February 13, 1991
Three writers from "The Wonder Years" have been nominated for best comedy script of the 1989-90 season by the Writers Guild of America, while the drama series nominations featured two each for "thirtysomething," "China Beach" and "L.A. Law." Winners of the guild's 43rd annual awards for TV, movie and radio writing will be announced in ceremonies March 20. Film nominees will be named Tuesday.
June 20, 1999 |
Jane Russell, who made her film debut during the 1940s in Howard Hughes' "The Outlaw" and co-starred with Marilyn Monroe in "Gentlemen Prefer Blondes" (1953), has listed her Montecito home at $2.7 million. Russell, who will turn 78 on Monday, made about 20 films, co-starring with such leading men as Clark Gable, Robert Mitchum and Bob Hope. She still appears occasionally on TV.
September 28, 1997 |
Is there such a thing as love at first sight? Well, in the new ABC sitcom, "Dharma & Greg," it only takes a moment for the two protagonists to become utterly pixilated with each other when they meet one morning on the subway. And it only takes a few hours more for the pair to tie the knot. But in the world of comedy, true love doesn't run smoothly, especially if you're as different as Dharma and Greg.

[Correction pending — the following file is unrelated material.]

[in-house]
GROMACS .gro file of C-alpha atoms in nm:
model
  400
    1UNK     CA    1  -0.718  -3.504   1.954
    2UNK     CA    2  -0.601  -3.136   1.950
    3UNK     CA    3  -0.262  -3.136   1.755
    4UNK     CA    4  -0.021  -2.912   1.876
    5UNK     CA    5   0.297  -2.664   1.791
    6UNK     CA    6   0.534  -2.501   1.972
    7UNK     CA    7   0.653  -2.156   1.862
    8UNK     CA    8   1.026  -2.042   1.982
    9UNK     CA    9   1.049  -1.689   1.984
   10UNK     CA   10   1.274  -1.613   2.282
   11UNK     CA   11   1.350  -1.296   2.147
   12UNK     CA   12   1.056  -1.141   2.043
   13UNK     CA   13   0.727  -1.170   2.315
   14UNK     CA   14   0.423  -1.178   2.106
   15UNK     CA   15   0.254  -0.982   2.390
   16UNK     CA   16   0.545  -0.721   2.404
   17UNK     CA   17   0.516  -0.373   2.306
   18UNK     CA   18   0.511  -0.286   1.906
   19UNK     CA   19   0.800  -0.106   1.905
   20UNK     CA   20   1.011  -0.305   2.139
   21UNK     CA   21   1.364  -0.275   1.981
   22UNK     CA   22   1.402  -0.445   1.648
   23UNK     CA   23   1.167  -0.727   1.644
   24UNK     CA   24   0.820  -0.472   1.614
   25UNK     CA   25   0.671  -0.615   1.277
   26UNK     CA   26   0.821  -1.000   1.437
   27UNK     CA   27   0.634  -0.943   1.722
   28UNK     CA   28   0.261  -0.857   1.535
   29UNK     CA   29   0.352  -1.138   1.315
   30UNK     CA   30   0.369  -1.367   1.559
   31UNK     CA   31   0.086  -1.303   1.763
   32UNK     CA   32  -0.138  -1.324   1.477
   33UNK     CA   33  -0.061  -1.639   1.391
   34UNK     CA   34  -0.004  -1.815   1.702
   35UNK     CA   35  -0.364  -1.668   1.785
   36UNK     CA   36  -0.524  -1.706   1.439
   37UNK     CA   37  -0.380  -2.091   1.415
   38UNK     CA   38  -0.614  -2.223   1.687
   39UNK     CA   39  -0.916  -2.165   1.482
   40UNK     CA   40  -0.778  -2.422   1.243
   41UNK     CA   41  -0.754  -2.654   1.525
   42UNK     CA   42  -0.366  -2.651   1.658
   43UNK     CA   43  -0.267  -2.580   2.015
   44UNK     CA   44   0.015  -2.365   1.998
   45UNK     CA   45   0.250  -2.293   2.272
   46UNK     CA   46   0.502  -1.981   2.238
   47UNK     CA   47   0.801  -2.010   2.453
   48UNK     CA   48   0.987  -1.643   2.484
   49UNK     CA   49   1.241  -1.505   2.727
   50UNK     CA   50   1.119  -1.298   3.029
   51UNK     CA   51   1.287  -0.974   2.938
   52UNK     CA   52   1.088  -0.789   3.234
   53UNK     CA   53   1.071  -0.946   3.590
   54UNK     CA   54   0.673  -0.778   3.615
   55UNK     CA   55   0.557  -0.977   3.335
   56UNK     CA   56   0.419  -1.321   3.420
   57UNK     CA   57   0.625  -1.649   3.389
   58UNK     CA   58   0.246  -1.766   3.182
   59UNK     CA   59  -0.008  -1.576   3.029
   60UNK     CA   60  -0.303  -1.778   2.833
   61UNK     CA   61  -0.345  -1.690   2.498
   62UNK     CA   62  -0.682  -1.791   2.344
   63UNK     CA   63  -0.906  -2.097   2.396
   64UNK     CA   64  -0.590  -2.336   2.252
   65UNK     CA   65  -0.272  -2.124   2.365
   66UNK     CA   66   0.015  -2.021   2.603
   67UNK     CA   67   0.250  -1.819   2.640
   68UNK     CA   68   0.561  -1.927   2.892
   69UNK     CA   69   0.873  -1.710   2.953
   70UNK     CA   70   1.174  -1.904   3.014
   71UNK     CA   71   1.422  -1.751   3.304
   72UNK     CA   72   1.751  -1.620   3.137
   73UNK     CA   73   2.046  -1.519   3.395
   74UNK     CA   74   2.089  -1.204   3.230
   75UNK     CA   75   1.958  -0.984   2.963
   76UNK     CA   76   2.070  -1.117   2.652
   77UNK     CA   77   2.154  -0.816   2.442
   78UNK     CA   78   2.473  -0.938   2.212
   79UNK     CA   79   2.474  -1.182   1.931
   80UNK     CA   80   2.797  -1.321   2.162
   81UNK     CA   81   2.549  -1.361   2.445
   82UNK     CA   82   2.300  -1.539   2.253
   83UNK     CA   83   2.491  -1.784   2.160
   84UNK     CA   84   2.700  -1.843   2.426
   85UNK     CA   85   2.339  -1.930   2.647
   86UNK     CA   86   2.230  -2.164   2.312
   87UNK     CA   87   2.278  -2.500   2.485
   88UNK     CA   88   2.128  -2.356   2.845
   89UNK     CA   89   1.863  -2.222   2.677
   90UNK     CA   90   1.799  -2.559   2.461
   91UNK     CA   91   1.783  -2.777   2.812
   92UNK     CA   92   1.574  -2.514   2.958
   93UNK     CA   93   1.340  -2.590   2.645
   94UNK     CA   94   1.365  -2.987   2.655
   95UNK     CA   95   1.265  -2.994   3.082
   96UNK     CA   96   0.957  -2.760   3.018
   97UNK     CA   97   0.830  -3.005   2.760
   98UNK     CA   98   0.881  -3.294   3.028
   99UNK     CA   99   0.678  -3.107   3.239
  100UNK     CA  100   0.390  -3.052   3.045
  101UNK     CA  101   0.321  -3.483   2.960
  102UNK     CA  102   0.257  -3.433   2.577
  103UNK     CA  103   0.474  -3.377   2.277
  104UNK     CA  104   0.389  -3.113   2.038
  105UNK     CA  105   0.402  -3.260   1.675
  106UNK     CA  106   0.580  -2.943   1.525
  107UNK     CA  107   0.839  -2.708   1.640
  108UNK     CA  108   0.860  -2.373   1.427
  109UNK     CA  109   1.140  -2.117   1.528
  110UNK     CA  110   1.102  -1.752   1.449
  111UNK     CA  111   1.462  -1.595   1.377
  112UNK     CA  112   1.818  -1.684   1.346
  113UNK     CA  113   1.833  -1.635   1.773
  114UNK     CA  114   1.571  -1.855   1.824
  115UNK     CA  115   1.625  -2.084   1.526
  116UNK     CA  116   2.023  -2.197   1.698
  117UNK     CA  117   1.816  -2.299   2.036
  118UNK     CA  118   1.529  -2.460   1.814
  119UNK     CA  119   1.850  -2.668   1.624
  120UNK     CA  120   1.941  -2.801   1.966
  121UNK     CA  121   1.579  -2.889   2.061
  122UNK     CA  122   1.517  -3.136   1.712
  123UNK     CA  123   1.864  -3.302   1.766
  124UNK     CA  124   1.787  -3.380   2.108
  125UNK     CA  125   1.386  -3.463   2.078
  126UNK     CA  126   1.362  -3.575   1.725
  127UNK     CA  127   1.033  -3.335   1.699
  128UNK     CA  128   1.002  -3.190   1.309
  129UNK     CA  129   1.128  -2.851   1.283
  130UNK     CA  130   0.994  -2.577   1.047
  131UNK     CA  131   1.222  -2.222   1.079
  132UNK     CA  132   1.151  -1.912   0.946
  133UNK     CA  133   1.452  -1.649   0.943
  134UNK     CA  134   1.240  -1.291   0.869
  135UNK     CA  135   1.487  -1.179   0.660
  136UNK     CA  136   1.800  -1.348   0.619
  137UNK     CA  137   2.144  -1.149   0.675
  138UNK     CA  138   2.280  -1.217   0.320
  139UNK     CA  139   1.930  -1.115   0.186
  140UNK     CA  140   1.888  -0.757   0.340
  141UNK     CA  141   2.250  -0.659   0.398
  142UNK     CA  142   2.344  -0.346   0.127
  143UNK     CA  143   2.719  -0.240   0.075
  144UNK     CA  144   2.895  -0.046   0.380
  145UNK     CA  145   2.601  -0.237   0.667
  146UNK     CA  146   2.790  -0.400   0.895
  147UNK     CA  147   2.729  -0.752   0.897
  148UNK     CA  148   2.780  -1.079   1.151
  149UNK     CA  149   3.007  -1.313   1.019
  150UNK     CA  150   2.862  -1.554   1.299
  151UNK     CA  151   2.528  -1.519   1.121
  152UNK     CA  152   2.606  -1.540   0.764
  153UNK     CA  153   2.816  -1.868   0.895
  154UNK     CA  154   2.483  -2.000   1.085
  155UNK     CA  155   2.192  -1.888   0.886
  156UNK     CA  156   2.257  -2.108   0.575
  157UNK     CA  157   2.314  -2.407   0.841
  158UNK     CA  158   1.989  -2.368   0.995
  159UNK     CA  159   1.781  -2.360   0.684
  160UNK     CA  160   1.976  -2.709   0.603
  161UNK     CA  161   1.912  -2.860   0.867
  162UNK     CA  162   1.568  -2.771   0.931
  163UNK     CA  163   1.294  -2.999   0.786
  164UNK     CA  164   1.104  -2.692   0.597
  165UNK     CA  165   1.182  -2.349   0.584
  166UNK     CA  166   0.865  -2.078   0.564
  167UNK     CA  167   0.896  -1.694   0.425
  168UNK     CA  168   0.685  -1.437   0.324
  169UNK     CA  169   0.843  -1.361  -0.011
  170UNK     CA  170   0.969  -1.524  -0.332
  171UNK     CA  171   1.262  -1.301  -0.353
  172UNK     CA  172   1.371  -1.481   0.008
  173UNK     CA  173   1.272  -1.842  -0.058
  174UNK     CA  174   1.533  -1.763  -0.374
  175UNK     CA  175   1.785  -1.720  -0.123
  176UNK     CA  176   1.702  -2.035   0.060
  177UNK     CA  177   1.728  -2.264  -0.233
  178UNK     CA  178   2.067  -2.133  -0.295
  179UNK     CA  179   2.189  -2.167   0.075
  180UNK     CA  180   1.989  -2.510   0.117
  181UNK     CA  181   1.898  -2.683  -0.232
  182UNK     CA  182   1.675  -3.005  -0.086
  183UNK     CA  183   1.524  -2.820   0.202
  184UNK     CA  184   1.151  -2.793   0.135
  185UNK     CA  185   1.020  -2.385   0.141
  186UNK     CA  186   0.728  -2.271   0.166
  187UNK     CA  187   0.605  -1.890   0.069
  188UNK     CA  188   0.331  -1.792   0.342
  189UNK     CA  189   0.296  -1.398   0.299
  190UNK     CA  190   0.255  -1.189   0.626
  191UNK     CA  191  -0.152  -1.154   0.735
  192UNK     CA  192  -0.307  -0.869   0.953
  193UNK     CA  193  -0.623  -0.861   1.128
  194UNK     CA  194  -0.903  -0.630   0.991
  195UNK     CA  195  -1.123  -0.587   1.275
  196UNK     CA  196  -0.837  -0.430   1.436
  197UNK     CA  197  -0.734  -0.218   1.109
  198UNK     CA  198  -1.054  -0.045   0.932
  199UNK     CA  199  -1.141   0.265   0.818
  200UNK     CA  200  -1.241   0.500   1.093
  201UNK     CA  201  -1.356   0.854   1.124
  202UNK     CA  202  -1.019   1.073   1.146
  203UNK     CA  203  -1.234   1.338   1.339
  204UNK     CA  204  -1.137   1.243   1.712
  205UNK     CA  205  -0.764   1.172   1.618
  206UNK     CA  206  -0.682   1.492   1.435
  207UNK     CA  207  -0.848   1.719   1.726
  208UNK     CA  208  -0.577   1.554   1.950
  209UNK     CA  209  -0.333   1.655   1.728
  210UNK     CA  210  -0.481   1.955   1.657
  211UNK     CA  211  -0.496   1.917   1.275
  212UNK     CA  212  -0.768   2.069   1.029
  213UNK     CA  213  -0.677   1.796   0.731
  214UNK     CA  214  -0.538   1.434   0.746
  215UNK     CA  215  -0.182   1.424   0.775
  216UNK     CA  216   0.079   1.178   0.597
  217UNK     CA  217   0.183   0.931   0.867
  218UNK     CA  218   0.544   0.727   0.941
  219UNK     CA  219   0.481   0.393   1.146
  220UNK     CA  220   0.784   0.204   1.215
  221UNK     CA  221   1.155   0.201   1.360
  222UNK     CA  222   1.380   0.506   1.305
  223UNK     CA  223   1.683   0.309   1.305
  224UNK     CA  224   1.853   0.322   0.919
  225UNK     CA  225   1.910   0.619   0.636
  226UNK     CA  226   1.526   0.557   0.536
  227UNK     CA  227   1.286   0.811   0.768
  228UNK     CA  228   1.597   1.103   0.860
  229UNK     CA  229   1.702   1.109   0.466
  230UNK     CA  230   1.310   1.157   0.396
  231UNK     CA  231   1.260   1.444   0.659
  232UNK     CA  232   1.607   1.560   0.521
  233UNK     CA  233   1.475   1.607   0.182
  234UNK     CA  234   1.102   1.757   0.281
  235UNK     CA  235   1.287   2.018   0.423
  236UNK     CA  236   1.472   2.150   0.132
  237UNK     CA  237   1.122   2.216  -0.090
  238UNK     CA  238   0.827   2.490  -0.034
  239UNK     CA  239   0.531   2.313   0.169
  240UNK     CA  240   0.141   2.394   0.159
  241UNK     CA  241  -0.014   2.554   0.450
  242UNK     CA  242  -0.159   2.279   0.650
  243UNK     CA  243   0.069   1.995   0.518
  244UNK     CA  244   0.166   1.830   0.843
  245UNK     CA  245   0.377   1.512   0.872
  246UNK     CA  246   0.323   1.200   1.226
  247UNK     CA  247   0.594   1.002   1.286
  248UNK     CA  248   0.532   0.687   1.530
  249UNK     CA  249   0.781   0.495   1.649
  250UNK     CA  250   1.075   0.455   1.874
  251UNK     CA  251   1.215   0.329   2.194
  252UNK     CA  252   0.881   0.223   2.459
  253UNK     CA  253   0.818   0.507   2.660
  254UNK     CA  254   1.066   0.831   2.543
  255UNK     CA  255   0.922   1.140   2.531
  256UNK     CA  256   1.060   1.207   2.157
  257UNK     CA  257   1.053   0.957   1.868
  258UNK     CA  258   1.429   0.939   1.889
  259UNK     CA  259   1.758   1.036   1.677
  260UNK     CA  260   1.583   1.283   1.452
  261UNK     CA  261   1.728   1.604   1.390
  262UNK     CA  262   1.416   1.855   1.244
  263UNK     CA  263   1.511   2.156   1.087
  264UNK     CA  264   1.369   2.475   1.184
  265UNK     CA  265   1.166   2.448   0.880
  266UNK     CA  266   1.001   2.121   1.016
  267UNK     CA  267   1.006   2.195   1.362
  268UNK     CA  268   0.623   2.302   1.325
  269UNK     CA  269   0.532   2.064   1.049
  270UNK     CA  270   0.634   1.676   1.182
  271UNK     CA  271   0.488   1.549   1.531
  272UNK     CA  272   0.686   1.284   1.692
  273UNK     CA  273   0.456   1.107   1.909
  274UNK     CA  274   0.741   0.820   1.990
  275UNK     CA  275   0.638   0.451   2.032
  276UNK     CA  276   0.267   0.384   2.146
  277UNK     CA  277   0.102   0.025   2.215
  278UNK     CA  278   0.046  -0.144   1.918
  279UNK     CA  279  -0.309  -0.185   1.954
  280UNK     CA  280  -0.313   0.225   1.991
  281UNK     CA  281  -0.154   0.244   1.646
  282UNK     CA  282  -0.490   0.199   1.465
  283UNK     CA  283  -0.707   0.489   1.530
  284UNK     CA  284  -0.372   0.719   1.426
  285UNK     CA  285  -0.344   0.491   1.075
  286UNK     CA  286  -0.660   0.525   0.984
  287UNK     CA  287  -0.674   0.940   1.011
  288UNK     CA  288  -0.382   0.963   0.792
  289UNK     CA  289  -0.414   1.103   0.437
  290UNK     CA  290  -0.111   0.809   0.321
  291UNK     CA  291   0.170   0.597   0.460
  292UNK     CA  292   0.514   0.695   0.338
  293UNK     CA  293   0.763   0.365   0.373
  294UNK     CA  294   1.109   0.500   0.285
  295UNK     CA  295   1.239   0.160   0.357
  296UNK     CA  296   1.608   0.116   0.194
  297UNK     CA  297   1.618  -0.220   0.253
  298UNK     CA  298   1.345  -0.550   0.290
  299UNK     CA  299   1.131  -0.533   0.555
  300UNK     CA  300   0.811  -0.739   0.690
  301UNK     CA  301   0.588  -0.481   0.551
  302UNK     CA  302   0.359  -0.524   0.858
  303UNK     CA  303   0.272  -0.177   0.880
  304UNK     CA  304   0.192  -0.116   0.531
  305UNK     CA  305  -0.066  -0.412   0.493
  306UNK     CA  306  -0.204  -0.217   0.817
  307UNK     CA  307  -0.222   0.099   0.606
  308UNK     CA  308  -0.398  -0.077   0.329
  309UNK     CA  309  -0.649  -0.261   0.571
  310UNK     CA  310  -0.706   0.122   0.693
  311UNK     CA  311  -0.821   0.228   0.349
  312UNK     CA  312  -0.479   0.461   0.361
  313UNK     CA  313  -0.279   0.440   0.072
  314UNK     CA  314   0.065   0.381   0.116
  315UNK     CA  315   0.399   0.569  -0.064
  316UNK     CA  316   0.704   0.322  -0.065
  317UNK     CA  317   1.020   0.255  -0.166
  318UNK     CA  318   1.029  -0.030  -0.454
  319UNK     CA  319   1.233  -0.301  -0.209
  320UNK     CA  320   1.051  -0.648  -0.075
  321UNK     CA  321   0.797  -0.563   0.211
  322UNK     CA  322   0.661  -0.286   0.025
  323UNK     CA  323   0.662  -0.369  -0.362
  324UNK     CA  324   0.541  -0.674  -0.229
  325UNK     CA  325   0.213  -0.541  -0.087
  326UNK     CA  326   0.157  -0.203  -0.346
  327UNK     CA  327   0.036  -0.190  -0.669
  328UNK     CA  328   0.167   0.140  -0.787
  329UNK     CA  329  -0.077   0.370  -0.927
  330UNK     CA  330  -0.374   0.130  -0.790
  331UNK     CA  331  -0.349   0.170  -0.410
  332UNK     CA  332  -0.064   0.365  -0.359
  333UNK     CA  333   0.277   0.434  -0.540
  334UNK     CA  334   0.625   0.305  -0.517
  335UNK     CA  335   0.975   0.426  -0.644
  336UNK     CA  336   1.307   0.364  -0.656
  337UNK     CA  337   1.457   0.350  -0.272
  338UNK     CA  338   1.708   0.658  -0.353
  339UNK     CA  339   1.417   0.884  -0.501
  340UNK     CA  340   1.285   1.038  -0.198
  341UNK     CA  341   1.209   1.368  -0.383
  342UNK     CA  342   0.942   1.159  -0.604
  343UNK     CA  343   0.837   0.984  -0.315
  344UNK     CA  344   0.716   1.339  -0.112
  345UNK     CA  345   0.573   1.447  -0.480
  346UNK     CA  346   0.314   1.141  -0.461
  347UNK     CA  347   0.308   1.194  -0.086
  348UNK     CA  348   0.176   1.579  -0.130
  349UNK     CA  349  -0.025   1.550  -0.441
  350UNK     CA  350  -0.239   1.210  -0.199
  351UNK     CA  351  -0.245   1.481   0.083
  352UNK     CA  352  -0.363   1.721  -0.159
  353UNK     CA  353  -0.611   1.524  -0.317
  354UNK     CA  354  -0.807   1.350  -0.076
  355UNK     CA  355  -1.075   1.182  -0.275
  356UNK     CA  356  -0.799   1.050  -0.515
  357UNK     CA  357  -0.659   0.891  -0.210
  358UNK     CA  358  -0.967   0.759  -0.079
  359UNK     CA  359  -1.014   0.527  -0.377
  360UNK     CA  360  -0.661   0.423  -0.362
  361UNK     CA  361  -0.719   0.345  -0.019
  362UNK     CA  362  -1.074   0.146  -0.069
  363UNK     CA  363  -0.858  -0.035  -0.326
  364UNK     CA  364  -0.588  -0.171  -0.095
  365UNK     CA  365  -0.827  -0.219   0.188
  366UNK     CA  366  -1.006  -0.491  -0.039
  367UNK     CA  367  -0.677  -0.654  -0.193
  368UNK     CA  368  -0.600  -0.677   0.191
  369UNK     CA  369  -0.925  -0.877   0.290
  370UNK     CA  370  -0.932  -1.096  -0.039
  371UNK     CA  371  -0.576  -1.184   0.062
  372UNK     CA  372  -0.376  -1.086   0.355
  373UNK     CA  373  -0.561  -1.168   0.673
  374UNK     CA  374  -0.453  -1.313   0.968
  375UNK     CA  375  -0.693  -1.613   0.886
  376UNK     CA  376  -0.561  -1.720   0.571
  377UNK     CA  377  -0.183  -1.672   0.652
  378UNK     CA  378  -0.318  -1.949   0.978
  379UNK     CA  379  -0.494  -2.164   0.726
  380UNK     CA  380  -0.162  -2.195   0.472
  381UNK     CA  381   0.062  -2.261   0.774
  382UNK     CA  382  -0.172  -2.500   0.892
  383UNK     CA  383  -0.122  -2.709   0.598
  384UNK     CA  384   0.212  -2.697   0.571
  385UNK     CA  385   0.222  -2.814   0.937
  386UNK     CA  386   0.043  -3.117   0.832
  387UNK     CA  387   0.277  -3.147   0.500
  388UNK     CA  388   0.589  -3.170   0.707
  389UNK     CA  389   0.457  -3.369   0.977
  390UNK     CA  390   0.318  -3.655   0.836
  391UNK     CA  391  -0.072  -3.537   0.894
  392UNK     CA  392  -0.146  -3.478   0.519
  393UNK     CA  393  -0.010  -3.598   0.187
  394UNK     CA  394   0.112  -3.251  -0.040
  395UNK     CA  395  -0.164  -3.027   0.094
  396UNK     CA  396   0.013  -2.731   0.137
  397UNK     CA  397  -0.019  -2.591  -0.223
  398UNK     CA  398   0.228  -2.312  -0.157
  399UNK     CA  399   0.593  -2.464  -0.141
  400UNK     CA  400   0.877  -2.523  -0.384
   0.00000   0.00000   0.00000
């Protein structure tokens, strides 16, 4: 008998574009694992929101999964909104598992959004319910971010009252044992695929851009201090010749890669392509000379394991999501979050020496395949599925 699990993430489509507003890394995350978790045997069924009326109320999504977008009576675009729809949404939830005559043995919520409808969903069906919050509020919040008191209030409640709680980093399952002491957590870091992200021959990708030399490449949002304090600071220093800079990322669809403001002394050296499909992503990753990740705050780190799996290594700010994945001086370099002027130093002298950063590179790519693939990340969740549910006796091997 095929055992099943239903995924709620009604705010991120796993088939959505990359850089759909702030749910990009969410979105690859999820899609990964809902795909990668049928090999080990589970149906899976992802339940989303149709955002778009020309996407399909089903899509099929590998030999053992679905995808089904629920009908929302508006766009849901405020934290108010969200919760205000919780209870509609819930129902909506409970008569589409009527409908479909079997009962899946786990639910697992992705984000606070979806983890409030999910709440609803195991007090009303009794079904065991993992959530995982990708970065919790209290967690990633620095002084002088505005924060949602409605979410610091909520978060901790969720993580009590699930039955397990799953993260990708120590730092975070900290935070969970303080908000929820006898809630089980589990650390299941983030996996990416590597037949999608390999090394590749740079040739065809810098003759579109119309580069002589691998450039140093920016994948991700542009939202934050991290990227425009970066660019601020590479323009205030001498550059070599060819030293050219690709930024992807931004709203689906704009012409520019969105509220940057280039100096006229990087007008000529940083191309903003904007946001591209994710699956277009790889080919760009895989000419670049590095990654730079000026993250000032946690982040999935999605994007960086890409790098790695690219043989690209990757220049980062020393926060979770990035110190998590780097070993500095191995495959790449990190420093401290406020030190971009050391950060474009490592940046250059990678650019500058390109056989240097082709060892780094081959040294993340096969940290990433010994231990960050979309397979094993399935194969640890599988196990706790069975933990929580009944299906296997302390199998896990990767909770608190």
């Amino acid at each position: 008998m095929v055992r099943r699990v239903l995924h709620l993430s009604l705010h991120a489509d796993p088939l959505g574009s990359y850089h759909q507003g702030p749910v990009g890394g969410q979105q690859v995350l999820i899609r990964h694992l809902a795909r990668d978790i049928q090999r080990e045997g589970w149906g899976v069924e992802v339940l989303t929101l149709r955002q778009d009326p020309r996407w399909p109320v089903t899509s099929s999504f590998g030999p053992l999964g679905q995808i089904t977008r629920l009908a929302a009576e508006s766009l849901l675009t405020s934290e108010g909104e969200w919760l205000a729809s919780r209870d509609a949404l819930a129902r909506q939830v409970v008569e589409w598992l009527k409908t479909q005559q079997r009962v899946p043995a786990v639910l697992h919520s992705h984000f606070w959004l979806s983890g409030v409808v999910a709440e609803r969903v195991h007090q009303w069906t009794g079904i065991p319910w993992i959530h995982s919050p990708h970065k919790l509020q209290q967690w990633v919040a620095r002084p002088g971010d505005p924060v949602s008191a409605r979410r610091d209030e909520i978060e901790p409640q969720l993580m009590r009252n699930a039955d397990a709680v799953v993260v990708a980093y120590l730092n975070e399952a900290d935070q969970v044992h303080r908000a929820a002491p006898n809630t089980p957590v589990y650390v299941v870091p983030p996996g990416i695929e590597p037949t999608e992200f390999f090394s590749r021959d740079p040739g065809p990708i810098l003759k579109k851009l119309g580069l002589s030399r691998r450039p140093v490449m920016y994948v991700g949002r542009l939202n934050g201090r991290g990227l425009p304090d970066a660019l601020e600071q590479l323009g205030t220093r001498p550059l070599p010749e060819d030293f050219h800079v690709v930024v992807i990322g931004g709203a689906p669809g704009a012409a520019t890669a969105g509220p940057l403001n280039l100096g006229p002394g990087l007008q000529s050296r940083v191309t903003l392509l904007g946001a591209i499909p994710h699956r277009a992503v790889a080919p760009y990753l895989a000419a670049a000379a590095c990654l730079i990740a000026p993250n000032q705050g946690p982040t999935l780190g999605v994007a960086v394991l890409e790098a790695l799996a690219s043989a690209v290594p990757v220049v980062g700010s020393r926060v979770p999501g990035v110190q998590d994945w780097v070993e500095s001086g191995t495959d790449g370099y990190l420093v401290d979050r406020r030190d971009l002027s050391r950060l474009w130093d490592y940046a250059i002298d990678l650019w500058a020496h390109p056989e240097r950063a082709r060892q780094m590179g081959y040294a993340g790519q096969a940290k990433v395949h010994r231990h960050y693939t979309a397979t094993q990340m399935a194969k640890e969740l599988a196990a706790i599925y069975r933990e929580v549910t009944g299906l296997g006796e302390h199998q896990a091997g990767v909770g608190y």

December 6, 1998 |
Sylvester Stallone, who is due to start shooting the movie "Detox" in January, has purchased a newly built home in the Beverly Hills area for about $10 million. "Detox," an Imagine Entertainment and Universal Pictures film, is the first movie for Stallone, 52, since "Cop Land" (1997), in which he co-starred with Robert De Niro. Stallone and his wife, model Jennifer Flavin, have been living part time in their Miami home, which they have had on the market at $27.5 million.
June 6, 1999
Robin Swicord deserves a standing ovation for her insightful and enlightening article ("Youth Must Be Served--With Respect," May 30). I am so tired of hearing TV and film producers relinquishing responsibility, singing their well-worn song, "We're only giving the public what it wants." Bull! Children don't know what they want--it is our job, as the adults in society, to help them learn. And, no, Mr. Violent Movie Producer, you can't always rely on parents to teach and police their children.
September 24, 1997 |
Chuck Lorre helped create what were once two of television's most popular comedies, CBS' "Cybill" and ABC's "Grace Under Fire." You'll see his name on the credits every week. What you won't see is Lorre, who lasted roughly a year on each show, quitting because of differences with "Grace" star Brett Butler and being fired by Cybill Shepherd. Before that, he was ousted from "Roseanne," a distinction he shares with a few dozen other writer-producers.